GRAMMY Award-winning folk comedy duo Flight Of The Conchords play that rarity at York Barbican this week, a three-night run.

As part of their expanded British and Irish edition of the Flight Of The Conchords Sing Flight Of The Conchords Tour, New Zealanders Jemaine Clement and Bret McKenzie will be in York from Friday to Sunday.

On the road from this week to April 3, the duo will be showcasing new material on an arena and theatre tour that makes stops in Portsmouth, London, York, Milton Keynes, Birmingham, Manchester, Dublin, Glasgow, Leeds (First Direct Arena, March 27) and Liverpool.

Clement and McKenzie first met in 1996 at Victoria University, Wellington, when they performed in a University Drama Club production called Body Play. They were put in a group of five men to create a short theatrical piece about male body issues, and they duly wore nothing but skin-coloured bike shorts, giving the audience the illusion they were naked.

From that short vignette, the five developed another pseudo-nude show, So, You’re A Man, performing to sell-out audiences in Wellington and Auckland, and were then invited to play the Melbourne International Comedy Festival. They flew to Australia for a one-month season at Melbourne comedy club The Last Laugh, but the Australians did not appreciate the show like New Zealand had and the season was cancelled after one week.

In 1998, Clement and McKenzie decided to start a band, pooling their combined knowledge of three chords on the guitar. Their first song was Foux Du FaFa – all of two chords – and they called themselves Moustache, featuring Clement on guitar, McKenzie on Casio-tone and their friends Toby Laing and Tim Jaray on trumpet and double bass.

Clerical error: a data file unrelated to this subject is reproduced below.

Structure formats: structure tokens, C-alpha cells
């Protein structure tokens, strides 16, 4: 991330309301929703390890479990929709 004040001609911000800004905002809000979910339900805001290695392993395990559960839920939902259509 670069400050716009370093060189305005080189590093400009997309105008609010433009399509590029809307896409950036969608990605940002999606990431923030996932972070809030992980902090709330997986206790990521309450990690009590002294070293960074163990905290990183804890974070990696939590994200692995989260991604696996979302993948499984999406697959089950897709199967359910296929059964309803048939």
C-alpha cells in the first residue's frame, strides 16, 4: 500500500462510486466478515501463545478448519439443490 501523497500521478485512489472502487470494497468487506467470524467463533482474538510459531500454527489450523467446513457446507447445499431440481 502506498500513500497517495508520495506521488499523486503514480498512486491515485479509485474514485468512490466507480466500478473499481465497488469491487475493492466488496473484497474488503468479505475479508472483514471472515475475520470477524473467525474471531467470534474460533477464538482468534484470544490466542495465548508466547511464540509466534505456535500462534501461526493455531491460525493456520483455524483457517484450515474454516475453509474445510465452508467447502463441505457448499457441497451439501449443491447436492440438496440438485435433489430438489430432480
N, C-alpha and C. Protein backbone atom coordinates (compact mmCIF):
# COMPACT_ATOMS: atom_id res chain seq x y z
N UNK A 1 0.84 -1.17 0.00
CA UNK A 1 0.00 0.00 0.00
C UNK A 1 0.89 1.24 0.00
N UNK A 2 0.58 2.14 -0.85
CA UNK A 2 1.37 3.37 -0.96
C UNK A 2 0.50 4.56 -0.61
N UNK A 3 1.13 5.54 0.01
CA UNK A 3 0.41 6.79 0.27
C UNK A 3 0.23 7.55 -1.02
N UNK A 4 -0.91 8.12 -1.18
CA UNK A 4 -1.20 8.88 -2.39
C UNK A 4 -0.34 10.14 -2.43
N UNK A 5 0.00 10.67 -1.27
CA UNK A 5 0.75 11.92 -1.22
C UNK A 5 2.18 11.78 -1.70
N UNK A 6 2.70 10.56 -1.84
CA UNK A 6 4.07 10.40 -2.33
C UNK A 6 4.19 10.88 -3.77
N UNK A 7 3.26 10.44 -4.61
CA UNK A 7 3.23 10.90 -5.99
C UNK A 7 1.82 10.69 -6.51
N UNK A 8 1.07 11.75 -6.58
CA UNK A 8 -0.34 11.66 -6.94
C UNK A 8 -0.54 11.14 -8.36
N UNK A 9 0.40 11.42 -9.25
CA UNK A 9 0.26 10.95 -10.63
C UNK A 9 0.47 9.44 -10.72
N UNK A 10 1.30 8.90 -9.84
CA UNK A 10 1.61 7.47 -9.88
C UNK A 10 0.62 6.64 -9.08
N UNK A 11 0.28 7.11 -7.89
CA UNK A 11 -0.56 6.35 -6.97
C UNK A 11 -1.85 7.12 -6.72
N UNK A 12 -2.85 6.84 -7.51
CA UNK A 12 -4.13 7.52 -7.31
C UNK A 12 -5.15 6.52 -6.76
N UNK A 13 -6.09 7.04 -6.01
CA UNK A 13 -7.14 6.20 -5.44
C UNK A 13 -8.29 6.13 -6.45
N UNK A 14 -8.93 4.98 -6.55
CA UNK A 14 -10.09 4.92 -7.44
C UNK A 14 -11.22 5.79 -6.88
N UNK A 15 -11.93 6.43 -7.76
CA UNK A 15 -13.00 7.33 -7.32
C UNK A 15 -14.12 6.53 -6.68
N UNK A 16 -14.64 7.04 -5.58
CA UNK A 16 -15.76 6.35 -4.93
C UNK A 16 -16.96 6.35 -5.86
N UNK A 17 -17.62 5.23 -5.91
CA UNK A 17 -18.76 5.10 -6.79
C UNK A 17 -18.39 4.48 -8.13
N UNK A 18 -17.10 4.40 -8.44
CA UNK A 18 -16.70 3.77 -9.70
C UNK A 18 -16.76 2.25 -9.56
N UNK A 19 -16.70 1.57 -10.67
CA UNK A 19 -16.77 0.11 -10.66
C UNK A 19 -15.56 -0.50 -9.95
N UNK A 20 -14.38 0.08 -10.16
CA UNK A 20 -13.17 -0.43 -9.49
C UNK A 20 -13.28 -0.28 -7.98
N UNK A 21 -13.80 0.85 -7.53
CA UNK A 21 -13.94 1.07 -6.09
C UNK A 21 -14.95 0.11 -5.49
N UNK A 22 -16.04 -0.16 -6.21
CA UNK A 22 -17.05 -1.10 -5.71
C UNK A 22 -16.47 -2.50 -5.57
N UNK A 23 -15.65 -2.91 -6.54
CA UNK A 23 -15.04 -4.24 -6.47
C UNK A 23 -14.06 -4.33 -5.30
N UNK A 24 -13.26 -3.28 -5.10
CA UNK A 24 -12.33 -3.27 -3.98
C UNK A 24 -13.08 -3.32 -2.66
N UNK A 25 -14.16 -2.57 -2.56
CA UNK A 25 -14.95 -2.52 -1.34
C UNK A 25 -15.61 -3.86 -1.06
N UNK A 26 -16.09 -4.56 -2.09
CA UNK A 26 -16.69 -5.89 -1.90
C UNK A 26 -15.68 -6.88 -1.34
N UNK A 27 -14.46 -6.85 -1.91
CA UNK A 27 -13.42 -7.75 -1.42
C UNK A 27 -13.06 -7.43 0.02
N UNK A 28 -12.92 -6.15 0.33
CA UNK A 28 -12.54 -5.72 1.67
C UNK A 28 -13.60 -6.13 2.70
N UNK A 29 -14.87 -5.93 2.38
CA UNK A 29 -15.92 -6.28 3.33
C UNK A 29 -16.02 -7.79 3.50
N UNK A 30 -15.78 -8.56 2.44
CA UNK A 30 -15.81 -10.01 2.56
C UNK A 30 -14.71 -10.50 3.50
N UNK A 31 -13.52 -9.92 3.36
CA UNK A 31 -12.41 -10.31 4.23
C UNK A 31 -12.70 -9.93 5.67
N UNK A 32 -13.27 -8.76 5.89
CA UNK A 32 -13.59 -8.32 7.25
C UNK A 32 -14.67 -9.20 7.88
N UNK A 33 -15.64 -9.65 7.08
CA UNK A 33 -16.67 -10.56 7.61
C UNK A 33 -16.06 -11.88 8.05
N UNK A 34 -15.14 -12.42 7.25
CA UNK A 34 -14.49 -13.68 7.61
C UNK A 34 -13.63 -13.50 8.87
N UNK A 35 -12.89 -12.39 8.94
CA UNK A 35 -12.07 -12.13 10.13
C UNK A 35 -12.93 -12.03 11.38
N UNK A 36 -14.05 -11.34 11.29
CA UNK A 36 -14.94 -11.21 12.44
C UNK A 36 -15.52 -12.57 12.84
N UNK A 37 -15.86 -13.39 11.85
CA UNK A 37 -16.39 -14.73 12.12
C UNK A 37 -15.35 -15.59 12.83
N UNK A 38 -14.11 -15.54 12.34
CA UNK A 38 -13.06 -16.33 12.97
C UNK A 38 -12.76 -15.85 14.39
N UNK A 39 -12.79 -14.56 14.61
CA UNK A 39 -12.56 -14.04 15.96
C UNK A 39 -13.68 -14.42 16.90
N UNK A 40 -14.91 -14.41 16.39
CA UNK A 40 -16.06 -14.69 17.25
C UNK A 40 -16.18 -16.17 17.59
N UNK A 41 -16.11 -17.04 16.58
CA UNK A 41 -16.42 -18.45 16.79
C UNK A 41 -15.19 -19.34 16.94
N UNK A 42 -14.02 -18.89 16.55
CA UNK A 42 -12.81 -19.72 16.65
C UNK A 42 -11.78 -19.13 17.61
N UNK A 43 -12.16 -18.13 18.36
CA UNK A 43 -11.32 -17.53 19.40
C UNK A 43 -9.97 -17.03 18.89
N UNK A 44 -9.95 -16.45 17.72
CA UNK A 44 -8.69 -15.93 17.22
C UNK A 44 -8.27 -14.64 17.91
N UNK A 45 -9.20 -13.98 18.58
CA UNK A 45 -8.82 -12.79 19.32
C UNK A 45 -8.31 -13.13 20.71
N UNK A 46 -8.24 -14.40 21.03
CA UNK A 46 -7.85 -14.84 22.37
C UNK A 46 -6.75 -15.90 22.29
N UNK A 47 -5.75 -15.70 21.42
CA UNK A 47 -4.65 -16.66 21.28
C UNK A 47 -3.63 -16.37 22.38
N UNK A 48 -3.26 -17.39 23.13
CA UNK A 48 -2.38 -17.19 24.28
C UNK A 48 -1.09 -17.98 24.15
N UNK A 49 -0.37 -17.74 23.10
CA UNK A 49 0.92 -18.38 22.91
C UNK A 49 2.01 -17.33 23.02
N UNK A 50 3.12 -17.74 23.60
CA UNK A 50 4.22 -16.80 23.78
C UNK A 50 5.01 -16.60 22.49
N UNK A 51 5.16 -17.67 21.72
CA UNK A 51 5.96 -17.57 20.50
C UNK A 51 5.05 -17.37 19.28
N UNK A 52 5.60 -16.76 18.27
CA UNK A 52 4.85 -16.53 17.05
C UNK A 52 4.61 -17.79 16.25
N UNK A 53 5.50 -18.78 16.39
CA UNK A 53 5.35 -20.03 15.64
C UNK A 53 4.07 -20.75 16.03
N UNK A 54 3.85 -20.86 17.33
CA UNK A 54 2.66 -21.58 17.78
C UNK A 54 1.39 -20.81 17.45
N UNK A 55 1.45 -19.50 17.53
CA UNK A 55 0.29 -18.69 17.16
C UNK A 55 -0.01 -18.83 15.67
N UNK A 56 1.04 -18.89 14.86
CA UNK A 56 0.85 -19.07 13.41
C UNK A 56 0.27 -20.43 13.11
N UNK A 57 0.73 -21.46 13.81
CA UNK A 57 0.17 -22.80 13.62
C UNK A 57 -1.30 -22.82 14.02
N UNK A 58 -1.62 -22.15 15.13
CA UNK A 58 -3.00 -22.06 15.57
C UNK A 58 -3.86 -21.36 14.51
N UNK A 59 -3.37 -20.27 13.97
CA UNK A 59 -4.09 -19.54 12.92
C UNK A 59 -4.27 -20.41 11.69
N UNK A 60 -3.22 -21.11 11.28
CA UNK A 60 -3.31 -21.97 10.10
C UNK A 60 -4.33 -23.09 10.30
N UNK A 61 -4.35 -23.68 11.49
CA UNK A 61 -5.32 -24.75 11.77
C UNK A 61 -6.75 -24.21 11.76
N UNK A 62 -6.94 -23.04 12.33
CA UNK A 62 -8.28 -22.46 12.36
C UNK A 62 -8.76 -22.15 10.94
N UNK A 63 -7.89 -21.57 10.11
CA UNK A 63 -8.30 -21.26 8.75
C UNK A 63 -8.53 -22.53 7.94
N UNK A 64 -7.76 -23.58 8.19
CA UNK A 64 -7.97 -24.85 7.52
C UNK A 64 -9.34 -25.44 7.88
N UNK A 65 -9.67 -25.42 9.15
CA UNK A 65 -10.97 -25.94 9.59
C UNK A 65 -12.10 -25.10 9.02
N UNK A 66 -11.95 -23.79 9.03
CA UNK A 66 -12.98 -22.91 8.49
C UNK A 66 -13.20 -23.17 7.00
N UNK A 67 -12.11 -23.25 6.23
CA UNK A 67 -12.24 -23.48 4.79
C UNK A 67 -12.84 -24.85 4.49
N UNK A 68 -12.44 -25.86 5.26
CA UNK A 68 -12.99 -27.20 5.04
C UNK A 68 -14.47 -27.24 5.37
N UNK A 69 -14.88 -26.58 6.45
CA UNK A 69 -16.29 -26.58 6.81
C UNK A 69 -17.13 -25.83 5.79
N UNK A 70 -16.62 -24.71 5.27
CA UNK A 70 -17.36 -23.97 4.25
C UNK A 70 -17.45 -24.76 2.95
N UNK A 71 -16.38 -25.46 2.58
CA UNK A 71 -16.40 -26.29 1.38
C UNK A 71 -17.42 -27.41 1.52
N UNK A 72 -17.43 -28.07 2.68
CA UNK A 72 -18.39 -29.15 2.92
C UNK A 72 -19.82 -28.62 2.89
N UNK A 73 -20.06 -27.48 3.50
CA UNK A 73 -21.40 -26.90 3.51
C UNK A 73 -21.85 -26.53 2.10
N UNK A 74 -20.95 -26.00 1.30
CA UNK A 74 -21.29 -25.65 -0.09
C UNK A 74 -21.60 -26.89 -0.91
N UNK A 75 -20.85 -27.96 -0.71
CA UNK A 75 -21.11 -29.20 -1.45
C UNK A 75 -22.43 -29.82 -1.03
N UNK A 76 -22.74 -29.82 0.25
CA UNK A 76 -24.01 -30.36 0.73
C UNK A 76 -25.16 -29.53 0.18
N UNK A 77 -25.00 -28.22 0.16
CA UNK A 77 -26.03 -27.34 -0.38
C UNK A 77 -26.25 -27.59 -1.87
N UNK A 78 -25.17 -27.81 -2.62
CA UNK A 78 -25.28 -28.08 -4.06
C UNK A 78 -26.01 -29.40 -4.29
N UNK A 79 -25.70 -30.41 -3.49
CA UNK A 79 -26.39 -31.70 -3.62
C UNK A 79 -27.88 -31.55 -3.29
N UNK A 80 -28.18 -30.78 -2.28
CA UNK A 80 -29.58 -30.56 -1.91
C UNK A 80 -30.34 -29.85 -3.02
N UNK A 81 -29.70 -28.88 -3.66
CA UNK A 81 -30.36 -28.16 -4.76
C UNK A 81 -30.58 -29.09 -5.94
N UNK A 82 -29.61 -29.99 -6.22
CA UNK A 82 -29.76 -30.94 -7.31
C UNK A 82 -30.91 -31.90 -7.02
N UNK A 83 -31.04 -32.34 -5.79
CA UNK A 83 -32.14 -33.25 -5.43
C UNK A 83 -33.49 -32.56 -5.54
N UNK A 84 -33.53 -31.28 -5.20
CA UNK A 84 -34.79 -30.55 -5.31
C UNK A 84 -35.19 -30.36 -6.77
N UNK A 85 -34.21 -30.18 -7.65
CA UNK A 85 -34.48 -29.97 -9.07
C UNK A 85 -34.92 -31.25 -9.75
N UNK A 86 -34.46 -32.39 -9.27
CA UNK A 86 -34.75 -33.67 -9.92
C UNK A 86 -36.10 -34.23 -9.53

After performing their one song at the Wellington Fringe Festival late night club, the pair continued to write songs in their living room, then landed a gig at the Thursday night Comedy Club.

On the afternoon of the show, they realised they needed a band name. Possibilities dismissed were Roxygen Supply, Albatrocity, and Tanfastic, but the final choice was chanced on in a series of events that went something like this: Clement noticed the flat loo was called the Concorde; he suggested the name Conchord, whereupon McKemnzie said 'What about Flight Of The Conchords'?. Clement said 'Okay', so did Mckenzie; Clement said 'Okay then' and McKenzie said 'We should go to the gig, we’re late'."

That night Flight Of The Conchords played to 11 people, and the rest is history. Now, on their latest Flight, tickets are still available for all three 7.30pm shows in York on 0844 854 2757, at or in person from the Barbican box office.